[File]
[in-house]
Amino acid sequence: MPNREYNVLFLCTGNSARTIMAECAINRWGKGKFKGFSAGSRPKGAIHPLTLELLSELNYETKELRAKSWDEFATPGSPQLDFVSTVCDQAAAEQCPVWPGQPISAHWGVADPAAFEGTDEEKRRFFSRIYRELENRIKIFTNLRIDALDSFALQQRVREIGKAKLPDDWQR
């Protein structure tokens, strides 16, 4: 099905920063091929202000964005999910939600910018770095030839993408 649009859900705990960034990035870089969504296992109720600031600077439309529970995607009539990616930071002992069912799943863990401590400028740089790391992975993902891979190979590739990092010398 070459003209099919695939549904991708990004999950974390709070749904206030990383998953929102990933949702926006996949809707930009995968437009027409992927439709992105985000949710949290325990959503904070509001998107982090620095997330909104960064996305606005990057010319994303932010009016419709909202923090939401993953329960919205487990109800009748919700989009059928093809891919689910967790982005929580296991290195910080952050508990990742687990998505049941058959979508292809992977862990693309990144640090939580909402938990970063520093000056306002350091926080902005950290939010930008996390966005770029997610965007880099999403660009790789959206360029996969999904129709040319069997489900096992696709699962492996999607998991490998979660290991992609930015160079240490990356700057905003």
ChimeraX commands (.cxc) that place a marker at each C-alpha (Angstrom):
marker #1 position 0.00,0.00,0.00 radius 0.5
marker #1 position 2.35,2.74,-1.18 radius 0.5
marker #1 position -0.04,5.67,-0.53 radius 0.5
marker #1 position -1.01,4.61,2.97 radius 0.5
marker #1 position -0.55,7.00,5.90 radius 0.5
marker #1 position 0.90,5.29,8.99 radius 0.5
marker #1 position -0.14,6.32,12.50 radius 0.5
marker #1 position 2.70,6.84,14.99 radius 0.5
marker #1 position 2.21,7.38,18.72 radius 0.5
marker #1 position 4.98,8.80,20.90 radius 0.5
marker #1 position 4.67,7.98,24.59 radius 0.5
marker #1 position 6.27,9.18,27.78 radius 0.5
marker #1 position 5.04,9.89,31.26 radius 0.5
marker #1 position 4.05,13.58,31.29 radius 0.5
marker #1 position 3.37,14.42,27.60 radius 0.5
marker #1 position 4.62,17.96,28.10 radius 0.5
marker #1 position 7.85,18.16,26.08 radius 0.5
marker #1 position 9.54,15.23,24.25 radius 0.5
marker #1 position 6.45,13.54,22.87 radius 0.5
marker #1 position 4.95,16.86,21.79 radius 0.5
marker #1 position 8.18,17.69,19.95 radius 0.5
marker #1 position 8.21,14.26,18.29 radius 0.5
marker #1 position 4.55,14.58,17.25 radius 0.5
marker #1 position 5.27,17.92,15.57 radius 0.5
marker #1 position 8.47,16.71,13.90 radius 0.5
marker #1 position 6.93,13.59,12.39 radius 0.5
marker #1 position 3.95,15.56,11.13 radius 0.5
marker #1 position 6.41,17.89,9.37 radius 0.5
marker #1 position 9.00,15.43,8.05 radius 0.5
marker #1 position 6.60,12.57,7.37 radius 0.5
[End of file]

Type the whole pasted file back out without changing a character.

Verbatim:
[in-house]
Amino acid sequence: MPNREYNVLFLCTGNSARTIMAECAINRWGKGKFKGFSAGSRPKGAIHPLTLELLSELNYETKELRAKSWDEFATPGSPQLDFVSTVCDQAAAEQCPVWPGQPISAHWGVADPAAFEGTDEEKRRFFSRIYRELENRIKIFTNLRIDALDSFALQQRVREIGKAKLPDDWQR
């Protein structure tokens, strides 16, 4: 099905920063091929202000964005999910939600910018770095030839993408 649009859900705990960034990035870089969504296992109720600031600077439309529970995607009539990616930071002992069912799943863990401590400028740089790391992975993902891979190979590739990092010398 070459003209099919695939549904991708990004999950974390709070749904206030990383998953929102990933949702926006996949809707930009995968437009027409992927439709992105985000949710949290325990959503904070509001998107982090620095997330909104960064996305606005990057010319994303932010009016419709909202923090939401993953329960919205487990109800009748919700989009059928093809891919689910967790982005929580296991290195910080952050508990990742687990998505049941058959979508292809992977862990693309990144640090939580909402938990970063520093000056306002350091926080902005950290939010930008996390966005770029997610965007880099999403660009790789959206360029996969999904129709040319069997489900096992696709699962492996999607998991490998979660290991992609930015160079240490990356700057905003």
ChimeraX commands (.cxc) that place a marker at each C-alpha (Angstrom):
marker #1 position 0.00,0.00,0.00 radius 0.5
marker #1 position 2.35,2.74,-1.18 radius 0.5
marker #1 position -0.04,5.67,-0.53 radius 0.5
marker #1 position -1.01,4.61,2.97 radius 0.5
marker #1 position -0.55,7.00,5.90 radius 0.5
marker #1 position 0.90,5.29,8.99 radius 0.5
marker #1 position -0.14,6.32,12.50 radius 0.5
marker #1 position 2.70,6.84,14.99 radius 0.5
marker #1 position 2.21,7.38,18.72 radius 0.5
marker #1 position 4.98,8.80,20.90 radius 0.5
marker #1 position 4.67,7.98,24.59 radius 0.5
marker #1 position 6.27,9.18,27.78 radius 0.5
marker #1 position 5.04,9.89,31.26 radius 0.5
marker #1 position 4.05,13.58,31.29 radius 0.5
marker #1 position 3.37,14.42,27.60 radius 0.5
marker #1 position 4.62,17.96,28.10 radius 0.5
marker #1 position 7.85,18.16,26.08 radius 0.5
marker #1 position 9.54,15.23,24.25 radius 0.5
marker #1 position 6.45,13.54,22.87 radius 0.5
marker #1 position 4.95,16.86,21.79 radius 0.5
marker #1 position 8.18,17.69,19.95 radius 0.5
marker #1 position 8.21,14.26,18.29 radius 0.5
marker #1 position 4.55,14.58,17.25 radius 0.5
marker #1 position 5.27,17.92,15.57 radius 0.5
marker #1 position 8.47,16.71,13.90 radius 0.5
marker #1 position 6.93,13.59,12.39 radius 0.5
marker #1 position 3.95,15.56,11.13 radius 0.5
marker #1 position 6.41,17.89,9.37 radius 0.5
marker #1 position 9.00,15.43,8.05 radius 0.5
marker #1 position 6.60,12.57,7.37 radius 0.5